Codes and RegulationsThose AA batteries hanging on the display near the cash register don’t look like an environmental hazard.

But once those batteries become unsalable – perhaps because they were returned or the packaging is broken – they turn into hazardous waste that’s subject to a complex set of storage and disposal requirements.

Batteries aren’t the only type of hazardous waste that retailers must contend with. Paint, insect sprays, cosmetics, fluorescent light bulbs and a long list of other ordinary household products are classified as hazardous waste under the Federal Resource Conservation and Recovery Act (RCRA) and similar state regulations.

Retailers may not think of themselves as hazardous waste generators, but the U.S. Environmental Protection Agency and state law enforcement authorities have increasingly targeted them for enforcement, imposing tens of millions of dollars in fines for violations of state and federal hazardous waste laws. In May 2013, a major retailer was hit with more than $110 million in fines for violations of RCRA and other federal environmental regulations. California prosecutors have also been cracking down on retailers, and a number of recent “dumpster dives” have led to enforcement actions under RCRA and state hazardous waste laws. New York has indicated that it plans to follow suit.

To avoid prosecution, any retailer who stores or disposes of products that can be considered “hazardous waste” must comply with RCRA’s complex packaging, labeling, recordkeeping, inspection and training requirements. If a retailer takes these materials to a central warehouse or distributor, it is considered a “hazardous waste transporter” that is subject to additional RCRA regulations.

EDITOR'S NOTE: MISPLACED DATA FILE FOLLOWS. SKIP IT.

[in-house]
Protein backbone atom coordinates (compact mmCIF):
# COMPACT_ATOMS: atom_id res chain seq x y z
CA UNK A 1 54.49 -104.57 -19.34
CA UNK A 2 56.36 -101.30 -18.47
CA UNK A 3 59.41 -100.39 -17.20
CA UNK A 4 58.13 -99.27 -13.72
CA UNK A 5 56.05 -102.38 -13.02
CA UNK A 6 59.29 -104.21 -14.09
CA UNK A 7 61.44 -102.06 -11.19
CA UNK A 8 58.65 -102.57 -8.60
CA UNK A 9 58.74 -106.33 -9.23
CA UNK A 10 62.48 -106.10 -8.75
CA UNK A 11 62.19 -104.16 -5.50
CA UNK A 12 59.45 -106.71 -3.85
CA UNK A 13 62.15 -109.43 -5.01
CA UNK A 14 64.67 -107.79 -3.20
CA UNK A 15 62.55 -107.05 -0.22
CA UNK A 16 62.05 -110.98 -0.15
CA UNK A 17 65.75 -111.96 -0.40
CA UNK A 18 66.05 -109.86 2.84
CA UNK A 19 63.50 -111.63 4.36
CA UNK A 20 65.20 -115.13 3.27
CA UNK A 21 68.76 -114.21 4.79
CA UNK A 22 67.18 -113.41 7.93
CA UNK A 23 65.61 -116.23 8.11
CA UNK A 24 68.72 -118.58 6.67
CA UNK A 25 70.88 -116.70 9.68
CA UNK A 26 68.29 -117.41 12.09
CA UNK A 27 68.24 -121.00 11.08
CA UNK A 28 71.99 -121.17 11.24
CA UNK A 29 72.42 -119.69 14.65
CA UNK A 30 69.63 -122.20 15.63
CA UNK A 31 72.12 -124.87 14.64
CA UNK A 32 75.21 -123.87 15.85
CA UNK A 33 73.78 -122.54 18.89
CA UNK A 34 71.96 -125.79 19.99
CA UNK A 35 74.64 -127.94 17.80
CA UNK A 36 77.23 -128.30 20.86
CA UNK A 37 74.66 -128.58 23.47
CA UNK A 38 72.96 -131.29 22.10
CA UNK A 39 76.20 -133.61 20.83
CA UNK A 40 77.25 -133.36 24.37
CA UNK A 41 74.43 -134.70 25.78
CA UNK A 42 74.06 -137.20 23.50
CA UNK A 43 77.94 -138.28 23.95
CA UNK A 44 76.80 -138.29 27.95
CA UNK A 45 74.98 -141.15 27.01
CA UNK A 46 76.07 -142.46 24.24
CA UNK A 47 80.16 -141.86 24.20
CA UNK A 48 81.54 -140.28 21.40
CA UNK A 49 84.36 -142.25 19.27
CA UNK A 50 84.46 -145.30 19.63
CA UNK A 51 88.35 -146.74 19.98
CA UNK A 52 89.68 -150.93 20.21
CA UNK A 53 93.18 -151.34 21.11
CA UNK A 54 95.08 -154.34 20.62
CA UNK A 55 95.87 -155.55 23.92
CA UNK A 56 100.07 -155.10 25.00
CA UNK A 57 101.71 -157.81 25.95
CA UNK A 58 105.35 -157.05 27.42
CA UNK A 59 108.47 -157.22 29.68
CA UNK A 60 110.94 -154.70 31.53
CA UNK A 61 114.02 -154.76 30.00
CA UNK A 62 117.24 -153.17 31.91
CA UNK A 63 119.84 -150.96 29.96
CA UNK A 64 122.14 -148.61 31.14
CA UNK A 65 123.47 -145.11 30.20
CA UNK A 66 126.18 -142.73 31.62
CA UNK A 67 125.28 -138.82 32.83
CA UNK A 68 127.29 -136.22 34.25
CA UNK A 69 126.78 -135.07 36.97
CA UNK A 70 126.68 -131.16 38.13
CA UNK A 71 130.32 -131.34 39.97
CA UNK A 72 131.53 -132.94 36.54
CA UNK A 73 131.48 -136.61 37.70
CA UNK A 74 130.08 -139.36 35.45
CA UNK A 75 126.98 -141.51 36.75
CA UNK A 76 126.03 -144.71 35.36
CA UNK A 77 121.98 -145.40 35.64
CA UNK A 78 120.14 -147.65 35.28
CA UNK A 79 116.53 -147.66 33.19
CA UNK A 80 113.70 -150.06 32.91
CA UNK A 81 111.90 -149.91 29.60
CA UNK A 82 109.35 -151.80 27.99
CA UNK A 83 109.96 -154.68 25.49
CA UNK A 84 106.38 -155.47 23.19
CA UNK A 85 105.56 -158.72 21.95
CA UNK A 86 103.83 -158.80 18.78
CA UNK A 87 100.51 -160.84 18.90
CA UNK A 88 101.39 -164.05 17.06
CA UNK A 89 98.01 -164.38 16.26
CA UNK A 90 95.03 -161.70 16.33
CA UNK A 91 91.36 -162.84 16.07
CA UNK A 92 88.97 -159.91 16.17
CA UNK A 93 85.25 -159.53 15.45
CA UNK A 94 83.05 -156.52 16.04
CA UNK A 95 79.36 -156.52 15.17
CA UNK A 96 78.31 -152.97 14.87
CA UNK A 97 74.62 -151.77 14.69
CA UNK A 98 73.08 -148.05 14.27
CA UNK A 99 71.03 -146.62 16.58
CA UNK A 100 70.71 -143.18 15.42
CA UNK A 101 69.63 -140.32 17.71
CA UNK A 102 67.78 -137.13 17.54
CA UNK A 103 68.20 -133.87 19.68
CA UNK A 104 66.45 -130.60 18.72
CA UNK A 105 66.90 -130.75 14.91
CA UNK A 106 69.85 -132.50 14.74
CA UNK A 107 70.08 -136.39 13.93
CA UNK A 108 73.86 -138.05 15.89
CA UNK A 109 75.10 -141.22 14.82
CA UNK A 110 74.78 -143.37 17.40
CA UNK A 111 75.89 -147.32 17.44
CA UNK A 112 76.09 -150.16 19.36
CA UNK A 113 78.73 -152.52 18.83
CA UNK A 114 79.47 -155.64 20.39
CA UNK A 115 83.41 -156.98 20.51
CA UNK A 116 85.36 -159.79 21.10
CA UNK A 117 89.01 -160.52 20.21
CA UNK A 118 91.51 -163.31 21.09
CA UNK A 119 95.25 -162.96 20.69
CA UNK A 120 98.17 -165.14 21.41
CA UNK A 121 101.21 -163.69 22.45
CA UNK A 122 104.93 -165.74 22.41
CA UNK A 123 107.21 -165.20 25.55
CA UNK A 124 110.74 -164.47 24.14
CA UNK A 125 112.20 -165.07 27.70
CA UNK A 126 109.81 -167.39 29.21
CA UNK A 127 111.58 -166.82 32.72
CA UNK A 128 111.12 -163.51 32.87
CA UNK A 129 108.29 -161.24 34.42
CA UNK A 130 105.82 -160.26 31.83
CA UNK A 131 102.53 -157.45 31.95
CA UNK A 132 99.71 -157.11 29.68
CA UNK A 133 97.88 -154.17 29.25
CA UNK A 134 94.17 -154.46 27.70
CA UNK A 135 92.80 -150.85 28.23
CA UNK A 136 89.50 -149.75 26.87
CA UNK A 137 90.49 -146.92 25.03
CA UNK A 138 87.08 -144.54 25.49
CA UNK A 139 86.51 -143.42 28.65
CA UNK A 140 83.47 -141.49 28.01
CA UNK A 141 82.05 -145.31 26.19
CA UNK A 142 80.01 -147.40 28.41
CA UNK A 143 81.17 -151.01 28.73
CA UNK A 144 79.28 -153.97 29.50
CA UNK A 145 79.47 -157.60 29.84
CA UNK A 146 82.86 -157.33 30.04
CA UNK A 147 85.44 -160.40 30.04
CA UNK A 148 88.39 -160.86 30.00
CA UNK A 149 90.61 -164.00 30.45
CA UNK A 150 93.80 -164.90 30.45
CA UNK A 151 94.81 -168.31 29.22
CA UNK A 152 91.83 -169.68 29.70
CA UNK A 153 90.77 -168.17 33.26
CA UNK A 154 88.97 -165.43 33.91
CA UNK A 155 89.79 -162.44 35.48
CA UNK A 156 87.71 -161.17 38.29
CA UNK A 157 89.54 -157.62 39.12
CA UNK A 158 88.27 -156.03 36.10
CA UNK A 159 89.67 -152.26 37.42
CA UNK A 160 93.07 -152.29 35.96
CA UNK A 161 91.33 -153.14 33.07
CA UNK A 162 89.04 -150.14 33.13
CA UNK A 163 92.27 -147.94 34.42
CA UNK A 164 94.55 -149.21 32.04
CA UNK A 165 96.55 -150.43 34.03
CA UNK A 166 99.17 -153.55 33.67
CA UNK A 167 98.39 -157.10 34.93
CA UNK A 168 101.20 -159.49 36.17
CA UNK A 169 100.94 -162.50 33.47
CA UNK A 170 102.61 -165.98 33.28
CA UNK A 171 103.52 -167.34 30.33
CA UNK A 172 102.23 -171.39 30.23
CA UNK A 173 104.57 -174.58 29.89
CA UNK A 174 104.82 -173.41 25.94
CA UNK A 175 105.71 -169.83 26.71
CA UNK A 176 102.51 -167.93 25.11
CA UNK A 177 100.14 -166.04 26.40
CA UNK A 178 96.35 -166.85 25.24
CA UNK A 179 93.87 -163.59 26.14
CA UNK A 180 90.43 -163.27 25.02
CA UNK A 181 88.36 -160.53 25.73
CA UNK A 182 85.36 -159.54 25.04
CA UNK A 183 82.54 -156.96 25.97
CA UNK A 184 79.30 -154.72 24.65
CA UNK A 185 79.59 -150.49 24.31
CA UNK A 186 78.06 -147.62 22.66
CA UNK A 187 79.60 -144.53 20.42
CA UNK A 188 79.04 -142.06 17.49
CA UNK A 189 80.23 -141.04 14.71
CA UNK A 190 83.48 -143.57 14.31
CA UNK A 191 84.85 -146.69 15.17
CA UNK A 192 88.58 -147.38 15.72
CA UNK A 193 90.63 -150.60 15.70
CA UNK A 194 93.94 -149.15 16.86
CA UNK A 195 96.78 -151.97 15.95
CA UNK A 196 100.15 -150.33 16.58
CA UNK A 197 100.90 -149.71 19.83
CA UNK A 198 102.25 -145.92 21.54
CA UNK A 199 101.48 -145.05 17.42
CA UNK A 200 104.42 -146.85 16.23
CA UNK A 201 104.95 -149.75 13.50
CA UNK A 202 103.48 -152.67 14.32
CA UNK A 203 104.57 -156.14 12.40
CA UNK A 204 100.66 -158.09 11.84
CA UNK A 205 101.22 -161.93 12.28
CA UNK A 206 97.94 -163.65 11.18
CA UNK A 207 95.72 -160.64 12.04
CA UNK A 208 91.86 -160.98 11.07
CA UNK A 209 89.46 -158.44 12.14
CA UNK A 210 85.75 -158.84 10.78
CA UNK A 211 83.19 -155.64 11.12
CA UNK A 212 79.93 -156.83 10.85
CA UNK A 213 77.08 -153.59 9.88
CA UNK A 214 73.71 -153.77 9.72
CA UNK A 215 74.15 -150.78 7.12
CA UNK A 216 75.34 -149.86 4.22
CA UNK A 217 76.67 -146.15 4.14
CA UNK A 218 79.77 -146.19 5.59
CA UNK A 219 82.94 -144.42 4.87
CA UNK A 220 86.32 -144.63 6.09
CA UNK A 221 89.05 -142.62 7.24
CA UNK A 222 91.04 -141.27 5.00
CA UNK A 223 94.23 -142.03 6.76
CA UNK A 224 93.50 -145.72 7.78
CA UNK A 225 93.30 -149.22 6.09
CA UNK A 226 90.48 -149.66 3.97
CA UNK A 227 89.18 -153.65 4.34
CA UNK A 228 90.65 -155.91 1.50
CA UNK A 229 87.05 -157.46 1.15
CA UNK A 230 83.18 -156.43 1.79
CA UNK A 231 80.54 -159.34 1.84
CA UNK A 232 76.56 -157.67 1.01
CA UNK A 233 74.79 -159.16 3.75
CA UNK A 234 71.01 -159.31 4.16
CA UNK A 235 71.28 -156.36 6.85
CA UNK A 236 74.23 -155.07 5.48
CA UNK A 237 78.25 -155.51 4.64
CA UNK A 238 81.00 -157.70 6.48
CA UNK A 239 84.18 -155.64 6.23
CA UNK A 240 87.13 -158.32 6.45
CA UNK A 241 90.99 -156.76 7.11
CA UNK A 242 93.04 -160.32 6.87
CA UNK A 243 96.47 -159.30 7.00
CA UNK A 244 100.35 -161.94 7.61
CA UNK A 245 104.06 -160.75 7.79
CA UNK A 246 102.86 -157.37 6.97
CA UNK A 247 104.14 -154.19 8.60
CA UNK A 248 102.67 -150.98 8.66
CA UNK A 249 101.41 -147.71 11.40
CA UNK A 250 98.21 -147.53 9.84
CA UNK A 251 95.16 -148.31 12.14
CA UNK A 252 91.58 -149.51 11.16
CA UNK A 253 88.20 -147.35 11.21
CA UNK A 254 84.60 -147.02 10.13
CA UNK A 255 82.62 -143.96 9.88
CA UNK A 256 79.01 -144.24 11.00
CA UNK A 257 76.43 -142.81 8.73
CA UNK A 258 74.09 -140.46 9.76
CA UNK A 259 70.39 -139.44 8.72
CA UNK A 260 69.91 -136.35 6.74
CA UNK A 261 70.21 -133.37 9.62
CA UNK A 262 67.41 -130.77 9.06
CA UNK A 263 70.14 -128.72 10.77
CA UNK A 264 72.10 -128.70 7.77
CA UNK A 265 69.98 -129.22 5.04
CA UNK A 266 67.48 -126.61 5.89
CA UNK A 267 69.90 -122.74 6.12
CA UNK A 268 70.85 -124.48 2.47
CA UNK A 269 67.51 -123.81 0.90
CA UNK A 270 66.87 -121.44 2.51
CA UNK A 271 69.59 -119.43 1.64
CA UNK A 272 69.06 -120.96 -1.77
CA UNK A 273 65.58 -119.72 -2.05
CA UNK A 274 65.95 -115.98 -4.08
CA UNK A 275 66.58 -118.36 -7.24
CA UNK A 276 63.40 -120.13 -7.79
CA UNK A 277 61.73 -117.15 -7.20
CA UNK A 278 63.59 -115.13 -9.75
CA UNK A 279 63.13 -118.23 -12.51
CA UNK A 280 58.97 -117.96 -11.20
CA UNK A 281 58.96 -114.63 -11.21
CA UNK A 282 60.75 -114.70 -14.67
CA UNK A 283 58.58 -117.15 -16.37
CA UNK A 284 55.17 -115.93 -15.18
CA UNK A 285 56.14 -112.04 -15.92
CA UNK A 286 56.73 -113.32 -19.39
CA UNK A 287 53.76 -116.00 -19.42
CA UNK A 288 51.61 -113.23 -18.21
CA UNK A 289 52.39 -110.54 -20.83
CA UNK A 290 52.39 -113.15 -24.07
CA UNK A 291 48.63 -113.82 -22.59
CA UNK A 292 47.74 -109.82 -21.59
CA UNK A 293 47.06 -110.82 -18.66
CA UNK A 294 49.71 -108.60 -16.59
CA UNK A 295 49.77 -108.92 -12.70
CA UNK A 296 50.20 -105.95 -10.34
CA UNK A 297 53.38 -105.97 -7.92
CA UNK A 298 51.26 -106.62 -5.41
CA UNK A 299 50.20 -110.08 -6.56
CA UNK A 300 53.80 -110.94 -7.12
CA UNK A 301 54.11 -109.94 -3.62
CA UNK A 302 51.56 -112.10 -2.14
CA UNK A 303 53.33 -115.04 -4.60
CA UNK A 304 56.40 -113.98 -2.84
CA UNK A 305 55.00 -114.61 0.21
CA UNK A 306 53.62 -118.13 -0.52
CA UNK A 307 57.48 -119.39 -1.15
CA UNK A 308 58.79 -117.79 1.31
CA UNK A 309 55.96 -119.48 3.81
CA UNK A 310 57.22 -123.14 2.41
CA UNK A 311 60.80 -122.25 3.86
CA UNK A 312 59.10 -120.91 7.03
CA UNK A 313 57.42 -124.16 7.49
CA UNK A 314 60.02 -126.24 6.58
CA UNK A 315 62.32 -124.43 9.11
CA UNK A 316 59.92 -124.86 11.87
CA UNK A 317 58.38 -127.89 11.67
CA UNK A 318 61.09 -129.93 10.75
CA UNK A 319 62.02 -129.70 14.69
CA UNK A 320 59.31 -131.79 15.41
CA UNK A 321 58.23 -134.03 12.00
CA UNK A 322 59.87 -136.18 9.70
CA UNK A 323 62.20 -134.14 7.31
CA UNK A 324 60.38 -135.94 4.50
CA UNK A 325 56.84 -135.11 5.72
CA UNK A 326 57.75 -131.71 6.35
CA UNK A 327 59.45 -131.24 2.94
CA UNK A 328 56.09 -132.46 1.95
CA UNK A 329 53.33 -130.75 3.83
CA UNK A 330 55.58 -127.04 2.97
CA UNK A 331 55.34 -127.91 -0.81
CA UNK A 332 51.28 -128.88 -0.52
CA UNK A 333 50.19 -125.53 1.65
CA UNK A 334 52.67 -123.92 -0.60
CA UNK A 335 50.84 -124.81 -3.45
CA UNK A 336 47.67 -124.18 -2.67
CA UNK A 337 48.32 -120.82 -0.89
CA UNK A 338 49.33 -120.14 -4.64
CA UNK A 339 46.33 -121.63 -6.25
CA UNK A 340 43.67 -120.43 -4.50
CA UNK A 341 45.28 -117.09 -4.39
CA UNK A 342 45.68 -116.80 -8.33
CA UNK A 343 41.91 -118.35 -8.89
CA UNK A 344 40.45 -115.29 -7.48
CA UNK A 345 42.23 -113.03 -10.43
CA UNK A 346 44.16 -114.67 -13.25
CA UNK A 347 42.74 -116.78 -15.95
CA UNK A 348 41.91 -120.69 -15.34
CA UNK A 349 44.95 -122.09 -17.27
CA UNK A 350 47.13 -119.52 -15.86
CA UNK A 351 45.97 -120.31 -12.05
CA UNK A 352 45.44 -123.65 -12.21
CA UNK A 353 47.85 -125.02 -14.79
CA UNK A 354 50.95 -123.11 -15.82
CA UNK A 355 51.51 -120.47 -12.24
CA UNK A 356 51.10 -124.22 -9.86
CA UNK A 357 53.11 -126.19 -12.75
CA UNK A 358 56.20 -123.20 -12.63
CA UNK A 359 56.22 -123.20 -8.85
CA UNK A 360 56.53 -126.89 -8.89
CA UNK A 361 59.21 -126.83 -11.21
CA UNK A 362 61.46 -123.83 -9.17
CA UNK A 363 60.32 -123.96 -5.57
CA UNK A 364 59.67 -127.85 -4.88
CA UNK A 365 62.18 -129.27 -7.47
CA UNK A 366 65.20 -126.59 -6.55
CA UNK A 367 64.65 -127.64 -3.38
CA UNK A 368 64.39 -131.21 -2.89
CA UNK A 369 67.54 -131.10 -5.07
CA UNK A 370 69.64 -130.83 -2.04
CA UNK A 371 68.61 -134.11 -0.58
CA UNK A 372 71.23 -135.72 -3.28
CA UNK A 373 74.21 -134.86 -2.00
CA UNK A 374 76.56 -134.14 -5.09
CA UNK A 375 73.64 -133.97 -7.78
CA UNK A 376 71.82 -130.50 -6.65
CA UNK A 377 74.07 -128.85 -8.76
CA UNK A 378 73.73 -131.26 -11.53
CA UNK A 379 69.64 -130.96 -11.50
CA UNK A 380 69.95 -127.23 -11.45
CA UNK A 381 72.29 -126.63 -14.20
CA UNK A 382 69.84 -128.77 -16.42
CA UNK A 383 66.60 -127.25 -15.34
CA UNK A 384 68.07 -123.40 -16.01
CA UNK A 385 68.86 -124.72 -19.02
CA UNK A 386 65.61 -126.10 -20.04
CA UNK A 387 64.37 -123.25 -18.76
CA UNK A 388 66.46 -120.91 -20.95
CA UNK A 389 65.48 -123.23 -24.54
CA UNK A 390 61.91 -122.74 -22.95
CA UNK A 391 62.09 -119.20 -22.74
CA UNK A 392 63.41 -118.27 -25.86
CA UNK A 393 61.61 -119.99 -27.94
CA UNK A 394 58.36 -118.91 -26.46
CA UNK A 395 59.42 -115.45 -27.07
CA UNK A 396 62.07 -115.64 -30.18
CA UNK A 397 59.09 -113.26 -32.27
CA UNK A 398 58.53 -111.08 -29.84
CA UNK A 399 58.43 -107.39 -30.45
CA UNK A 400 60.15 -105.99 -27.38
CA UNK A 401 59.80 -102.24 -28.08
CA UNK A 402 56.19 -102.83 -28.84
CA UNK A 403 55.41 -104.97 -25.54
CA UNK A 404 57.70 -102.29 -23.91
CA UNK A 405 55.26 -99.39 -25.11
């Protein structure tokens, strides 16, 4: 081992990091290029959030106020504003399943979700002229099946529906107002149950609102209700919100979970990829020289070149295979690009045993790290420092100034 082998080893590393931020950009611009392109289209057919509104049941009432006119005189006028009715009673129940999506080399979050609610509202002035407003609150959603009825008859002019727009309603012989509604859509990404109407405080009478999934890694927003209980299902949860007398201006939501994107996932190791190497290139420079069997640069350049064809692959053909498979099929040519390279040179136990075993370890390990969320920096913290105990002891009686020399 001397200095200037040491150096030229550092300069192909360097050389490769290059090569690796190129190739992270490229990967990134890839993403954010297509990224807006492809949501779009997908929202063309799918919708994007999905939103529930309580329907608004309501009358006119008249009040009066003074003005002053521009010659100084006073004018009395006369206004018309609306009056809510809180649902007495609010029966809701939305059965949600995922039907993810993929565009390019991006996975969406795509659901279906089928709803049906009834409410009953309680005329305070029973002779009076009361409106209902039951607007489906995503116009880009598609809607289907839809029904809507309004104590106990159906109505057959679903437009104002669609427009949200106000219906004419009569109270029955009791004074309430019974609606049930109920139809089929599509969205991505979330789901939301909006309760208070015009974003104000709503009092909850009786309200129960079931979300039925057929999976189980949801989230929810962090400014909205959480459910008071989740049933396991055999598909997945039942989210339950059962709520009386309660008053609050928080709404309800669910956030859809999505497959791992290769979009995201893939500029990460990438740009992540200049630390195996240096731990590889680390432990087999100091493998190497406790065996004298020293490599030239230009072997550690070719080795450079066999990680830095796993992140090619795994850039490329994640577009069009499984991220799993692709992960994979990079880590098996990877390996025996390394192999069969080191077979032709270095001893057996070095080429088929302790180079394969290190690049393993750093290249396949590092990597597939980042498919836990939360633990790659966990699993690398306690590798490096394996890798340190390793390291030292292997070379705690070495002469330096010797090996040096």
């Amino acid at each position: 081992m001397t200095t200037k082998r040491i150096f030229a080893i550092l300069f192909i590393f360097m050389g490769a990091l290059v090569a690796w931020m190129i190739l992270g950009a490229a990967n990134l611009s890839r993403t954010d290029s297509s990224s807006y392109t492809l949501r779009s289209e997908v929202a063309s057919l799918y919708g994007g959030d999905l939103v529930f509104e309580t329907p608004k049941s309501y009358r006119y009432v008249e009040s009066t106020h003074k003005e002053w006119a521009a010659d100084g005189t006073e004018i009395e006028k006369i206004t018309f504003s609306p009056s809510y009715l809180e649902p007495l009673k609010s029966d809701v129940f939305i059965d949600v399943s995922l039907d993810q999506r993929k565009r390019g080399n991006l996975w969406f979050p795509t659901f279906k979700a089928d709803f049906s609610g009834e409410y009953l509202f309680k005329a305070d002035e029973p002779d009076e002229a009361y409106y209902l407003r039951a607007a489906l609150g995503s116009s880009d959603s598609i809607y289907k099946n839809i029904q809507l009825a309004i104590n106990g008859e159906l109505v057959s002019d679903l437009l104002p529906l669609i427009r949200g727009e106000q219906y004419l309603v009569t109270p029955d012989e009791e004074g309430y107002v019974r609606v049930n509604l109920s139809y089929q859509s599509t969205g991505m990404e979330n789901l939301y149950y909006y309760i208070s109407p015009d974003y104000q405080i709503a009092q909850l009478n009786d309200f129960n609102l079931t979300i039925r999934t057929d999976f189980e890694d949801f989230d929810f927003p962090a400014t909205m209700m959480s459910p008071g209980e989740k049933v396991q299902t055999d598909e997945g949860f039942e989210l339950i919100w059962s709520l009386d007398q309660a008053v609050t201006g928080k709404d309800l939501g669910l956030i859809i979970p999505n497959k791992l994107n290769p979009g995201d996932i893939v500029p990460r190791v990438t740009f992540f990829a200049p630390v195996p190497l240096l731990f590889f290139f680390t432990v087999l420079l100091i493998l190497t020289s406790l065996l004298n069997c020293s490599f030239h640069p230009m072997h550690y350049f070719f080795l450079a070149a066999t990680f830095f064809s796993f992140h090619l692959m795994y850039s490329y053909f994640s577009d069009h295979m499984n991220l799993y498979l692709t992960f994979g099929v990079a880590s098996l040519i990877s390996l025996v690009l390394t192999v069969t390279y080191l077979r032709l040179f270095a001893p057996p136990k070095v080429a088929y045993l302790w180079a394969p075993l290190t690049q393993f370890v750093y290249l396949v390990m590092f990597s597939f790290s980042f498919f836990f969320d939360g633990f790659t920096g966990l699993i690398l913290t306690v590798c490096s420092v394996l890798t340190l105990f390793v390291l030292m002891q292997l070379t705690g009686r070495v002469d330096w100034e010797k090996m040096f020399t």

For starters, retailers must determine, at the store level, whether any of their waste is considered hazardous waste. Often this involves consulting each item’s Material Safety Data Sheet. Then retailers must comply with regulations designed to ensure the safe handling of that waste, which include properly packaging it, labeling it as hazardous waste, and marking it with the date storage began. Storage areas must be inspected, personnel must be trained, and hazardous waste must be transported to a permitted facility and records kept.

RCRA violations can carry heavy consequences – up to $37,500 per day in administrative and civil penalties alone. And because the government often identifies multiple violations, the fines can multiply quickly.

With the increased focus on hazardous waste violations by retailers, it is crucial that retailers put a facilities management plan in place that includes planning, training and procedures for dealing with hazardous waste.